Greater Toronto Area Is Missing Out on Opportunities as Demand for Laboratory Space ‘Balloons’
September 7, 2022
CBRE’s first-ever Toronto lab market report shows that the 3.5 million sq. ft. of demand for lab space exceeds currently available supply by 141 times
Ballooning demand for laboratory space is attracting investor interest in the Greater Toronto and Hamilton Area life sciences sector. But there is a severe shortage of lab space in the region to meet surging demand from domestic and international companies, according to CBRE’s first-ever Toronto Lab Market H1 2022 report.
There are more than 3.5 million sq. ft. of active lab tenant requirements in the GTHA, however, lab vacancy in the GTHA is virtually nonexistent, at only 0.2% of the 12.3 million sq. ft. of inventory in the region. Put another way, demand for lab space exceeds currently available space by a factor of 141.
Most of the existing GTHA lab inventory is concentrated in smaller-sized facilities, which limits tenants’ ability to expand or grow at scale.
“The predominance of single-tenant lab inventory in the GTHA is the result of a lack of investor participation in the lab real estate market in Ontario,” notes CBRE’s Daniel Lacey, a life sciences specialist who co-authored the new report. “The shortage of true multi-tenant lab properties has limited options of occupiers over the years, with most having to use their own capital to expand their facilities.”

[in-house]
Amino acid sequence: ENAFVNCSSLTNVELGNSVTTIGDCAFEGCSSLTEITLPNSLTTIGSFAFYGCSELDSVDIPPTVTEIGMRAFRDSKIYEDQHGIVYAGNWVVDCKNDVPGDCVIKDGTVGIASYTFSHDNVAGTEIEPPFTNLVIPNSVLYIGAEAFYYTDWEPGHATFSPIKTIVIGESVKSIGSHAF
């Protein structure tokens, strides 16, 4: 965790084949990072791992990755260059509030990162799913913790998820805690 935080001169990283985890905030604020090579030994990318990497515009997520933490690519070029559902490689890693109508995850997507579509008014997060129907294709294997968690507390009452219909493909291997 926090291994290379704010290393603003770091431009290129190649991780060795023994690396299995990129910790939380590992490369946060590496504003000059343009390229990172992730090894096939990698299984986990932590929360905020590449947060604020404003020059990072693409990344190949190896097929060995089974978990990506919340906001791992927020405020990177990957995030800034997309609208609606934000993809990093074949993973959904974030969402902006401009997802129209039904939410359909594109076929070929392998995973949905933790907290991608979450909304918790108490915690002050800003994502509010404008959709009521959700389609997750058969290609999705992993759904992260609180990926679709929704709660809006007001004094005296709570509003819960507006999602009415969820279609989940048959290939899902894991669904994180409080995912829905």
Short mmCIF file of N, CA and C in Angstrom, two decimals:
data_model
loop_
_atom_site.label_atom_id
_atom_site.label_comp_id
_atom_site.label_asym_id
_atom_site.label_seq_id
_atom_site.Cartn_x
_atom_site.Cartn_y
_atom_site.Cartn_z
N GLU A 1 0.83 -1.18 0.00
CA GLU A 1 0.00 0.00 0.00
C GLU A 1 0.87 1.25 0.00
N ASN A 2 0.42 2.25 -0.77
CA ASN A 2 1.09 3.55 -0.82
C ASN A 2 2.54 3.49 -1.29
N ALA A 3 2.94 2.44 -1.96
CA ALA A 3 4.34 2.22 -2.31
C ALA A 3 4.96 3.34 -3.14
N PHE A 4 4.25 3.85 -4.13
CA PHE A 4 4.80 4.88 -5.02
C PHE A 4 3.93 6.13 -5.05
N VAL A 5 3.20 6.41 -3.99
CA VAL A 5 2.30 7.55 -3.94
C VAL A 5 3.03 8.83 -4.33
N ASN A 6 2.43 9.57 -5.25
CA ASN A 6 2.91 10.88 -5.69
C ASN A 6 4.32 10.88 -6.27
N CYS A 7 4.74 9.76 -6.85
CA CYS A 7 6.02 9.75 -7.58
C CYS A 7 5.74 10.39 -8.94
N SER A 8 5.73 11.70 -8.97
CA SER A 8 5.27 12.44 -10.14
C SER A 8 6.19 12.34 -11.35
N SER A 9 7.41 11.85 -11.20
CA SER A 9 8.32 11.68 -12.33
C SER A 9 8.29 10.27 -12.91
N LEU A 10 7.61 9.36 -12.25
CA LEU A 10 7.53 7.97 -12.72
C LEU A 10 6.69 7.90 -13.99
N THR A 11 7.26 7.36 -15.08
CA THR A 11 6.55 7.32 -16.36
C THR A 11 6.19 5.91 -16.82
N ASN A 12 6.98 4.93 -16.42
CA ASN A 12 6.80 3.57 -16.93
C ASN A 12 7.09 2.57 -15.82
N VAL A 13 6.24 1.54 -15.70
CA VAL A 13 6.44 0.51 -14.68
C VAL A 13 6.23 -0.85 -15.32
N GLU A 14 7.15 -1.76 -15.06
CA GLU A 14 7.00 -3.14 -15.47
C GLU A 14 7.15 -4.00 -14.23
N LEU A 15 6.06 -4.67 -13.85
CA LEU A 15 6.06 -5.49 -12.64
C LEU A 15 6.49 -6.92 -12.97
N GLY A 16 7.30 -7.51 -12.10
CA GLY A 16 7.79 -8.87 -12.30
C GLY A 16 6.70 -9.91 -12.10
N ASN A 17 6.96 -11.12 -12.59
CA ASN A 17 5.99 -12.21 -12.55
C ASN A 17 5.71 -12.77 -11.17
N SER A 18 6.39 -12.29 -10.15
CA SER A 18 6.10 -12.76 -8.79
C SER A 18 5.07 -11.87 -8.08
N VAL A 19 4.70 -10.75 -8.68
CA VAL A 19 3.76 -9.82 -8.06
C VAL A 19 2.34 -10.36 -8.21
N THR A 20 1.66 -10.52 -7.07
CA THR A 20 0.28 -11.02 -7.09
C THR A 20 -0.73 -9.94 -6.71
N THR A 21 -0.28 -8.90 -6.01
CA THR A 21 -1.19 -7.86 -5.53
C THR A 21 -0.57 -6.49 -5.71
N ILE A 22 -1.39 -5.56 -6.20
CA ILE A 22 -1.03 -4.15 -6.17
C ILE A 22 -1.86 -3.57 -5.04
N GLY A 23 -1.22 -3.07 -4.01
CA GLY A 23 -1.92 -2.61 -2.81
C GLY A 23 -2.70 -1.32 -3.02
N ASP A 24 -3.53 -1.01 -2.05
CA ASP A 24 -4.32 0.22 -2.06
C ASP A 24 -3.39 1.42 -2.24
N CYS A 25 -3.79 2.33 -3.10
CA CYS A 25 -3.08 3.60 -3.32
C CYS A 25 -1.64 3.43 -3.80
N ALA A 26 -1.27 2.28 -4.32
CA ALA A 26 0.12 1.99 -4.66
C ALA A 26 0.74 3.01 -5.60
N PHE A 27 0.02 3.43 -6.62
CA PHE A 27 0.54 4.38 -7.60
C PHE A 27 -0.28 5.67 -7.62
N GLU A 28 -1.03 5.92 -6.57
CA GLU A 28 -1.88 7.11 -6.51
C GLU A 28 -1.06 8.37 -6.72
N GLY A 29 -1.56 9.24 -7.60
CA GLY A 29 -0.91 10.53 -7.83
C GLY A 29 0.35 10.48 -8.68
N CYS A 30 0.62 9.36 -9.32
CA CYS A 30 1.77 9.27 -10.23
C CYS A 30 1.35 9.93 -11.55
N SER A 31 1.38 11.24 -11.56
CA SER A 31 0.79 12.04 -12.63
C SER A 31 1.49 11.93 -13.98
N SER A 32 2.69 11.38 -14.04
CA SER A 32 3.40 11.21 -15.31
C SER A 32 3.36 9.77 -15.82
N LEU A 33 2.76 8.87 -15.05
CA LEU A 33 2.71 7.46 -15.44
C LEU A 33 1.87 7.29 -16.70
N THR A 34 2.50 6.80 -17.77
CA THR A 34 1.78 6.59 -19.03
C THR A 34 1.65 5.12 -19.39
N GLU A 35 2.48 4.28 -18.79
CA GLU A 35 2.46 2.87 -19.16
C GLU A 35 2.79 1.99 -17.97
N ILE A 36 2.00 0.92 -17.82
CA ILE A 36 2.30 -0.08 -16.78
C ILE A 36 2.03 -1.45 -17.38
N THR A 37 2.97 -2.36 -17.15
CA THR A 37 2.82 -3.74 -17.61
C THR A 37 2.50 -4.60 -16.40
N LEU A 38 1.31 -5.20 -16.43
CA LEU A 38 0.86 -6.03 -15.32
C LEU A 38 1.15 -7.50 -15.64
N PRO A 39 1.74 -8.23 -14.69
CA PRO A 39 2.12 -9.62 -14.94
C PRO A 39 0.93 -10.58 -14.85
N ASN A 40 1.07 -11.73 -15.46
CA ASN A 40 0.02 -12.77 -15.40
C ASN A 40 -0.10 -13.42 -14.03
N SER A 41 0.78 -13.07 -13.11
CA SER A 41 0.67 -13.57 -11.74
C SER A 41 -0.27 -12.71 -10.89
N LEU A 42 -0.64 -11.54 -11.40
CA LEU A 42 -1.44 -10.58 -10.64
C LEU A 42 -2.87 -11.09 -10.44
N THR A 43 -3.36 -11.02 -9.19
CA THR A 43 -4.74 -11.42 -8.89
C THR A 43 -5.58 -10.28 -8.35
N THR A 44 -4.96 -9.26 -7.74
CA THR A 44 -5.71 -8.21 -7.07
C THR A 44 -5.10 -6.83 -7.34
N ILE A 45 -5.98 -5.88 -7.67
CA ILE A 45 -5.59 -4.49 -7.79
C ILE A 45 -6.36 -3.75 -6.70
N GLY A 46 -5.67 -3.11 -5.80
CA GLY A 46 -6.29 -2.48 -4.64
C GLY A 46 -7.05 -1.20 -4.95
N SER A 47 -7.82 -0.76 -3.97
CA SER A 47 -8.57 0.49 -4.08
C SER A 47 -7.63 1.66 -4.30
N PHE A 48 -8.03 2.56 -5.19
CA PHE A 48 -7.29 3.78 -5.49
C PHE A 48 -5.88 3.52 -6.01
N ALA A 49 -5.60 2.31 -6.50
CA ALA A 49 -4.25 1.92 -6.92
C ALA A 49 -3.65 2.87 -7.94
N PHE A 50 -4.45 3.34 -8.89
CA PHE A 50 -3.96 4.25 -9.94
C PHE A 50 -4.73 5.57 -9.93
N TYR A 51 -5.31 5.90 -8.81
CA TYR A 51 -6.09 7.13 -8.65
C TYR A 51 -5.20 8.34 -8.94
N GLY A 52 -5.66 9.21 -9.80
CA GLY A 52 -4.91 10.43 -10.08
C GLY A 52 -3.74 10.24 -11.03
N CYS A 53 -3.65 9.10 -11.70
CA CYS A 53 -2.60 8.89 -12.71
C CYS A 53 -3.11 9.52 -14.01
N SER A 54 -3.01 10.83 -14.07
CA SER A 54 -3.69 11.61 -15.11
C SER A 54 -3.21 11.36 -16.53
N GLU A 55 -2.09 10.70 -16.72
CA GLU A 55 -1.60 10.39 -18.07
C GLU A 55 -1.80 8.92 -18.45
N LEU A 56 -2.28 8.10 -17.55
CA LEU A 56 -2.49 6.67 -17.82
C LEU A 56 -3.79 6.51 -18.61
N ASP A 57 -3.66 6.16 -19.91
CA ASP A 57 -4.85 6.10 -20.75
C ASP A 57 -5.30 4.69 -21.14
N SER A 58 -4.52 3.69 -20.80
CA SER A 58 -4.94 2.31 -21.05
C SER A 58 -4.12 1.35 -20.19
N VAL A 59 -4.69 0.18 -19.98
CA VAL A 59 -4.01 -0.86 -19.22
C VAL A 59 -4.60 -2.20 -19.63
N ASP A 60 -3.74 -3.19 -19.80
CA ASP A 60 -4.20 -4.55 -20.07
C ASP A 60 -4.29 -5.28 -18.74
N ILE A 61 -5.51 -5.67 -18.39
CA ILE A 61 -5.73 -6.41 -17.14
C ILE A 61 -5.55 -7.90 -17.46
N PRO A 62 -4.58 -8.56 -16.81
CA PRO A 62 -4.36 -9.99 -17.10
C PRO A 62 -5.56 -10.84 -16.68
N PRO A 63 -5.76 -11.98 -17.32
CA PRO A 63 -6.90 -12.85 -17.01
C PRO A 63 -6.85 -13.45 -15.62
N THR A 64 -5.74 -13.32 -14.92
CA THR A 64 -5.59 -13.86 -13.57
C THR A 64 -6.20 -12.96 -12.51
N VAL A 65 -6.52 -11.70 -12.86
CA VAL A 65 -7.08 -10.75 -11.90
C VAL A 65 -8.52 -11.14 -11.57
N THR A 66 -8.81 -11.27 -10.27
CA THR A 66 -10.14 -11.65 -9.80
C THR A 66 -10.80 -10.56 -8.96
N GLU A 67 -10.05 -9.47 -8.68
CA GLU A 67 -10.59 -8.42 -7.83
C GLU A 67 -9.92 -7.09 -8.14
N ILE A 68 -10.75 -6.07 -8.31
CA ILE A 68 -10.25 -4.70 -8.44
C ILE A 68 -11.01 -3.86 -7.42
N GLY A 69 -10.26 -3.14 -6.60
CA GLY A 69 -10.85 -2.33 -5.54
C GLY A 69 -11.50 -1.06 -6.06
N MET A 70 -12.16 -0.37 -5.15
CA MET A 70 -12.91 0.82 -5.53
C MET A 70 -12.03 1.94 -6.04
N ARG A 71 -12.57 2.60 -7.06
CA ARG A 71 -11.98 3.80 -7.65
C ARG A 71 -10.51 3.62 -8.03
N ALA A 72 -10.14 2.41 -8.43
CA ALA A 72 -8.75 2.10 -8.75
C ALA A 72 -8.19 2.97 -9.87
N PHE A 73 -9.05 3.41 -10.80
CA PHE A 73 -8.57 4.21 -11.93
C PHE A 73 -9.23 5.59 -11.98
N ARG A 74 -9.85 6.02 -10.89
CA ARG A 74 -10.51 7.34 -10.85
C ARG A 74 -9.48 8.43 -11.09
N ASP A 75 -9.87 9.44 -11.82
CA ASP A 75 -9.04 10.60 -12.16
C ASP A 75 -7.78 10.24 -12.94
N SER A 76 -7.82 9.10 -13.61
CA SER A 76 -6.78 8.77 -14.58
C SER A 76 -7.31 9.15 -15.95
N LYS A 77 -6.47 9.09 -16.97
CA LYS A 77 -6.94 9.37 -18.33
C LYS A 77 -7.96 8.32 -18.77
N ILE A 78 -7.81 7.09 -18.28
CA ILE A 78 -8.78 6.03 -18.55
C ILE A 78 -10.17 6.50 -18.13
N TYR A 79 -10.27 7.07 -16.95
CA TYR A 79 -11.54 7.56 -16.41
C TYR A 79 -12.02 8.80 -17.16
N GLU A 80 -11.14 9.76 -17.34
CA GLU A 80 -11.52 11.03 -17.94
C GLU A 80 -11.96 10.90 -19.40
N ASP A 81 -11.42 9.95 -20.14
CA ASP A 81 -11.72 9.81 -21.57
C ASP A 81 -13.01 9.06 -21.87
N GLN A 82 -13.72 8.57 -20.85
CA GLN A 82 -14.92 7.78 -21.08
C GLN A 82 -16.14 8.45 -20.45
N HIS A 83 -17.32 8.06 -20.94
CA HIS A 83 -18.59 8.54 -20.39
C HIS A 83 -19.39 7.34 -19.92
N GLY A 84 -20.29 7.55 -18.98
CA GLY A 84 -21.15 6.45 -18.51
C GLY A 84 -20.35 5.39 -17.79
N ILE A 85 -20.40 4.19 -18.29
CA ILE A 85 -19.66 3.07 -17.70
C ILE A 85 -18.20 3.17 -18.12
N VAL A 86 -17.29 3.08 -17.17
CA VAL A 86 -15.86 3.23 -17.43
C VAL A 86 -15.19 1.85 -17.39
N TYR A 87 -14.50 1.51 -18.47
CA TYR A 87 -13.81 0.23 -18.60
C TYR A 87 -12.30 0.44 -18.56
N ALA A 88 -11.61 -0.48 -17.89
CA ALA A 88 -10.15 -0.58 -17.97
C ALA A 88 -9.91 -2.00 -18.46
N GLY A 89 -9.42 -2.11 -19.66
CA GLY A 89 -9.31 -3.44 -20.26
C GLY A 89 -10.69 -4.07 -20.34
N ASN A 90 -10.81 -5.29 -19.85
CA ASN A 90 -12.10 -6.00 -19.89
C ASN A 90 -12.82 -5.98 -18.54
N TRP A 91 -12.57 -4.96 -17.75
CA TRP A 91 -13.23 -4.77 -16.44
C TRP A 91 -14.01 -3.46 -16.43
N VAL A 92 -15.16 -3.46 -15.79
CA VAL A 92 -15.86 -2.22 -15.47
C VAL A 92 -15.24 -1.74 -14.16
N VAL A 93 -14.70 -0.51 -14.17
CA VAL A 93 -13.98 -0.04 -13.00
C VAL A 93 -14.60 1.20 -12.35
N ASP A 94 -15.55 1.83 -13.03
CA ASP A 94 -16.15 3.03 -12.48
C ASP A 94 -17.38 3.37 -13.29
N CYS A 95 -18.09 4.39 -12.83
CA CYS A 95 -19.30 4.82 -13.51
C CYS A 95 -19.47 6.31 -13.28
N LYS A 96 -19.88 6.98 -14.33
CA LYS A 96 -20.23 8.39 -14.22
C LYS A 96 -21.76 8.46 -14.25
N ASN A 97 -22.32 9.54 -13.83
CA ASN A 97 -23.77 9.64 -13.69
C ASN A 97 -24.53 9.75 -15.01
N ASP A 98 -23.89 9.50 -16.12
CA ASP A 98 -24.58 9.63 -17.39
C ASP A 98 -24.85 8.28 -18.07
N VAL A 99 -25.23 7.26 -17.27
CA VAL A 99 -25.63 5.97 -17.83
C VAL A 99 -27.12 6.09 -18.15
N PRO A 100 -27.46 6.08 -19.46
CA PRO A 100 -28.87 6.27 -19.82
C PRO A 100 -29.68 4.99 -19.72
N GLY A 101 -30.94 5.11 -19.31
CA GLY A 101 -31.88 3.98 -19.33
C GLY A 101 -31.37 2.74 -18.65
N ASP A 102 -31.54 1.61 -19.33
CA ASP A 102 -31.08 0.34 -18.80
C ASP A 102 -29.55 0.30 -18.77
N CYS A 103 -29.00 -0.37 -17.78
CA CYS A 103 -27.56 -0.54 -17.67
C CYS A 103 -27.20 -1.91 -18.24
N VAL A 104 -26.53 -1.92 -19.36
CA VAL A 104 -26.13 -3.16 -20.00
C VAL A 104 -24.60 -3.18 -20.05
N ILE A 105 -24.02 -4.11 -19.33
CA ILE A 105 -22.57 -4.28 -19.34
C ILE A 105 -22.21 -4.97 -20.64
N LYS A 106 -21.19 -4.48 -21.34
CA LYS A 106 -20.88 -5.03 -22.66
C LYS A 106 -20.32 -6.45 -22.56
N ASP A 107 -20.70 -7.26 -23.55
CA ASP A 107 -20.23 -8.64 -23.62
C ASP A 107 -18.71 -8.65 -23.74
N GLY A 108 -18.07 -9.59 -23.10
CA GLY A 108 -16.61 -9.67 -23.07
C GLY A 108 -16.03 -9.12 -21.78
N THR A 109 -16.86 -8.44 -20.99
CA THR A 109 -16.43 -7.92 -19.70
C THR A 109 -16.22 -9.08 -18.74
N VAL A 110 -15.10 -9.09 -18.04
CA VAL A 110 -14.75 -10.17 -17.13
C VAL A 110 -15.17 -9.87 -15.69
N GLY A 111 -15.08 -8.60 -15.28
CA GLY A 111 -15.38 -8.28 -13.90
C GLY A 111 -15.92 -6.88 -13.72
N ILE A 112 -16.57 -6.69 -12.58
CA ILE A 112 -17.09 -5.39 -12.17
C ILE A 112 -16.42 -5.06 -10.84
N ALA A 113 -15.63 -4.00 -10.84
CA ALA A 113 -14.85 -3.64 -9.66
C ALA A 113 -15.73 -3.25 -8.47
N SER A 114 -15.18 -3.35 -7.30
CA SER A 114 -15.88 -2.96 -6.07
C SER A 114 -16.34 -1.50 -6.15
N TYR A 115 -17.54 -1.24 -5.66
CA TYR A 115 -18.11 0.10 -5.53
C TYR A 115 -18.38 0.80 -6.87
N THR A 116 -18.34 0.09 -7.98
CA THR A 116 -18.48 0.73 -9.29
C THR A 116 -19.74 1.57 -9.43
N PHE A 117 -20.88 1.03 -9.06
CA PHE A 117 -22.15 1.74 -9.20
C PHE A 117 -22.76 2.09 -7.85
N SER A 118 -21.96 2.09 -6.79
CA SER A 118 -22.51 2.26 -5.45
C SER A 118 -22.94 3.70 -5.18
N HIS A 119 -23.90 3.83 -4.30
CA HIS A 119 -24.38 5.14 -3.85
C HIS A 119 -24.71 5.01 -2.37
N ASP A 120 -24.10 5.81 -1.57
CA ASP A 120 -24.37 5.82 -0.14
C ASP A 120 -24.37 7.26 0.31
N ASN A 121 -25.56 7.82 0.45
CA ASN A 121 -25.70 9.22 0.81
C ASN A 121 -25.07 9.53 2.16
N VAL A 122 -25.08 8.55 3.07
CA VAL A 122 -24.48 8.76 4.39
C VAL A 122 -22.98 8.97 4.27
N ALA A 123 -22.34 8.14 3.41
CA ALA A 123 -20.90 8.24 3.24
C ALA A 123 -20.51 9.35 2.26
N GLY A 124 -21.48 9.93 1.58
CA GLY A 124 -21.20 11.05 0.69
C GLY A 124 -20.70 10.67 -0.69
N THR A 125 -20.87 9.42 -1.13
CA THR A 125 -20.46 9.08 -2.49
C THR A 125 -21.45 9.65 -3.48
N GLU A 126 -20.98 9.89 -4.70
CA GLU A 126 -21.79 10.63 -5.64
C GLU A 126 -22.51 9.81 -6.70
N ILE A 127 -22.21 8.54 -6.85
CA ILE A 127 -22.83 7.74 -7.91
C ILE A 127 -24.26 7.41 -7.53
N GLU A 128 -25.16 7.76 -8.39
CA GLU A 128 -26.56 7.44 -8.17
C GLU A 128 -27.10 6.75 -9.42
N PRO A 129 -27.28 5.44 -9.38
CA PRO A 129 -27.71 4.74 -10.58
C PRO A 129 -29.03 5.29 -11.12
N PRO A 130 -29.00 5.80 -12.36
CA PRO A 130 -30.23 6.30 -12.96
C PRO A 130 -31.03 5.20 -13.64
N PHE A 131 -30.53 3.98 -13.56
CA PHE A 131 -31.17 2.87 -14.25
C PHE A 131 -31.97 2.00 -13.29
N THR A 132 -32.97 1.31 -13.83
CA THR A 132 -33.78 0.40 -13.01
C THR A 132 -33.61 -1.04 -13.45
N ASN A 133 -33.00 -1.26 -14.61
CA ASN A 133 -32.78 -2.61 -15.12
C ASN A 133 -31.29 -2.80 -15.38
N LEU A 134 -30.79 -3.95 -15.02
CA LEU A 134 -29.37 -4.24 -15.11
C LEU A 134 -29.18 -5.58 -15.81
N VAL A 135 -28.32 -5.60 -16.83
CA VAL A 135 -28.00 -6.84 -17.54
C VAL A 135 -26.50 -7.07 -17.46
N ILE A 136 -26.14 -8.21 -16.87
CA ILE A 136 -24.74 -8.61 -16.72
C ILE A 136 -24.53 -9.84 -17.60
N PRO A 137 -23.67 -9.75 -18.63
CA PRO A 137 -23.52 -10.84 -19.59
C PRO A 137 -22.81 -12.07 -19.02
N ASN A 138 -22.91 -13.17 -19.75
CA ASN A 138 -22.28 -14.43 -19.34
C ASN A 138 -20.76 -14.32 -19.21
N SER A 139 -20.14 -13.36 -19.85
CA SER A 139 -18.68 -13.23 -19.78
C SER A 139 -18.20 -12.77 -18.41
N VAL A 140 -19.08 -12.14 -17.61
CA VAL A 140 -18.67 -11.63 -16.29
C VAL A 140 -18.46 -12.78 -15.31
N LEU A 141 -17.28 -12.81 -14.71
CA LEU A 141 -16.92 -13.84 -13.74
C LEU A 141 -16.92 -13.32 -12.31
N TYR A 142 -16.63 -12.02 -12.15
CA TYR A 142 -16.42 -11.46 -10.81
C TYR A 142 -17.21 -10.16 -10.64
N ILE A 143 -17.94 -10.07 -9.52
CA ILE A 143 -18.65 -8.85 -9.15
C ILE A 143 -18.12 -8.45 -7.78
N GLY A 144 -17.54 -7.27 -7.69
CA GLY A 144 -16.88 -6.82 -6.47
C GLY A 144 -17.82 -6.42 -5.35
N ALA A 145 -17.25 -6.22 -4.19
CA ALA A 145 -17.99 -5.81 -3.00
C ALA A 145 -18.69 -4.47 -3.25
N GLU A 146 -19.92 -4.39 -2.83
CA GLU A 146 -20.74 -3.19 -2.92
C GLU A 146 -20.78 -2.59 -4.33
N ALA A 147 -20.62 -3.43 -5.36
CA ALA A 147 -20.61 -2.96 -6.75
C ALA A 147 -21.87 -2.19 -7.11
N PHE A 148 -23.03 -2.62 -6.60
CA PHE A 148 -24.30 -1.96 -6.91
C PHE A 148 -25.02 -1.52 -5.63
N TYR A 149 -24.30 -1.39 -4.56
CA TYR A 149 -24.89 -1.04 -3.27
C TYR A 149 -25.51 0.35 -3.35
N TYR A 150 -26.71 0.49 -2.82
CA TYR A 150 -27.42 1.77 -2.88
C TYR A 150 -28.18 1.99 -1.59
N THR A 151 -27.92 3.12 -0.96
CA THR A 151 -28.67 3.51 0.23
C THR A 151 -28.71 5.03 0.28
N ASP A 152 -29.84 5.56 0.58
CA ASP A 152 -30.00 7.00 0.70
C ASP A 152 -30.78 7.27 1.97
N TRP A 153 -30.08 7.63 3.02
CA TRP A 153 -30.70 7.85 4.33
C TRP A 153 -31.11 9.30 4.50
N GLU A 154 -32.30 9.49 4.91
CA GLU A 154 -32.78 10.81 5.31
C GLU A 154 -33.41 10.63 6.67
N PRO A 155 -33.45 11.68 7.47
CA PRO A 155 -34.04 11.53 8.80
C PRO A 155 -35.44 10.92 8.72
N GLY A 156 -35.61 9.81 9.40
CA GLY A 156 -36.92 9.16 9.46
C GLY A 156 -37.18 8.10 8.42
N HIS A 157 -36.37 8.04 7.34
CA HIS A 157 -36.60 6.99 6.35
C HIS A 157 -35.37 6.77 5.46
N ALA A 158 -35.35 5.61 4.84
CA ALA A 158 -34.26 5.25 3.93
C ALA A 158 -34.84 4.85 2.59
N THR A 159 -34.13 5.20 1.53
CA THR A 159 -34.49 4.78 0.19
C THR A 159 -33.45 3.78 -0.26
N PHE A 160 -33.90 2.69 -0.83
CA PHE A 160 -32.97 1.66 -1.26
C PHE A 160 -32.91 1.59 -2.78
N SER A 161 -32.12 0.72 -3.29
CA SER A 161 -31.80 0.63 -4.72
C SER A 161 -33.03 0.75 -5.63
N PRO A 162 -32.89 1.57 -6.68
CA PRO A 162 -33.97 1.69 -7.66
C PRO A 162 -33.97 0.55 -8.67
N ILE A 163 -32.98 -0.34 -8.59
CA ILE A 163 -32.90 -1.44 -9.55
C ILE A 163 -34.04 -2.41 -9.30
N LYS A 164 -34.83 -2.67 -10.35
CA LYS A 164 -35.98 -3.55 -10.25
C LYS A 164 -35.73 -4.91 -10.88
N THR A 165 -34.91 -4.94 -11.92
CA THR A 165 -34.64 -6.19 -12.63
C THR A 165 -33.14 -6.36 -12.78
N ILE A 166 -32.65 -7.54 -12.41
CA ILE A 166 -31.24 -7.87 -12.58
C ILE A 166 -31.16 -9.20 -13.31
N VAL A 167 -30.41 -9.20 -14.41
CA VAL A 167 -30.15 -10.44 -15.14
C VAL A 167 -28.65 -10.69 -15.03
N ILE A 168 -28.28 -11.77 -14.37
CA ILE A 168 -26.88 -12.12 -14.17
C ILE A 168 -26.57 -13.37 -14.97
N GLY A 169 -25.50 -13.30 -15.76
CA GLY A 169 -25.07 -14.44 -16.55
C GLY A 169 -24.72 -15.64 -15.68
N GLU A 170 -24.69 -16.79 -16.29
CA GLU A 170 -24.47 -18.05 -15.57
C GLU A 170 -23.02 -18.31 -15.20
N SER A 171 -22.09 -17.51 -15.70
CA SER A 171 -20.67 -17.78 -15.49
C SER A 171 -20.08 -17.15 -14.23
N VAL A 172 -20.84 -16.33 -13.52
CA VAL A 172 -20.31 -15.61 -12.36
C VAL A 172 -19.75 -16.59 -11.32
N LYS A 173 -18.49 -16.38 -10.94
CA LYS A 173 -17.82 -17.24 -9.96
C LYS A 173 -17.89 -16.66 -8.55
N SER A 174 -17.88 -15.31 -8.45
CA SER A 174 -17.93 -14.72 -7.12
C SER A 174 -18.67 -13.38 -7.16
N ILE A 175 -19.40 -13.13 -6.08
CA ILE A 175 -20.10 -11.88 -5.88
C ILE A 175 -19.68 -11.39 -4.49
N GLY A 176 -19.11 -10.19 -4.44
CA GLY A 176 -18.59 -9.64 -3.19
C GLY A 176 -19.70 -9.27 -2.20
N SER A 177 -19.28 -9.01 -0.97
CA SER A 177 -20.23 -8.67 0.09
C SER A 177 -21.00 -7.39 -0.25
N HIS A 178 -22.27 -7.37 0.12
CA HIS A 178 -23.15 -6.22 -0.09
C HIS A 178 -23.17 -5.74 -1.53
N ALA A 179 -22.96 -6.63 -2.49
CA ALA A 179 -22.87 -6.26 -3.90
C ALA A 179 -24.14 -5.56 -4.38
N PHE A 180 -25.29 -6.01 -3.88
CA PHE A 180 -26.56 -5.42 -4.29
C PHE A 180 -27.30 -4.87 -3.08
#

Demand for lab space in the GTHA is being led by the pharmaceutical industry, which single-handedly accounts for 44.7% of total demand. Advanced technology, biotechnology and medical technology make up the next top industries in terms of occupier demand.
There is some relief on the horizon. MaRS Discovery District (with 2.3 million sq. ft. of space) and McMaster Innovation Park (0.7 million sq. ft.) are the region’s two major life sciences campuses. And there are more to come, including a 160,000 sq. ft. campus at Sheridan Innovation Centre in Mississauga, slated to open in Q3 2023. And a 187,000 sq. ft. project – converting a conventional office into labs – is planned for 700 University Ave.
But the demand and opportunities need to be acted upon quickly or other cities will benefit.
Canadian landlords and investors have been risk-averse when it comes to life sciences development, Lacey notes, wary of the upfront setup costs that need to be amortized over a longer period than with conventional office tenants. And immediate returns on investment are highly unlikely, an added disincentive.
The result is that life sciences occupiers lacking the upfront capital or the ability to wait for years before occupying spaces have often been compelled to look to U.S. markets for available lab space.
“Canada is a tech leader and a magnet for tech talent, but we could miss the boat when it comes to life sciences,” says Lacey. “If we build it, they don’t have to come, they are already here. But if we don’t build quickly, Toronto and Hamilton will miss out on a major opportunity to shine on the world stage.”
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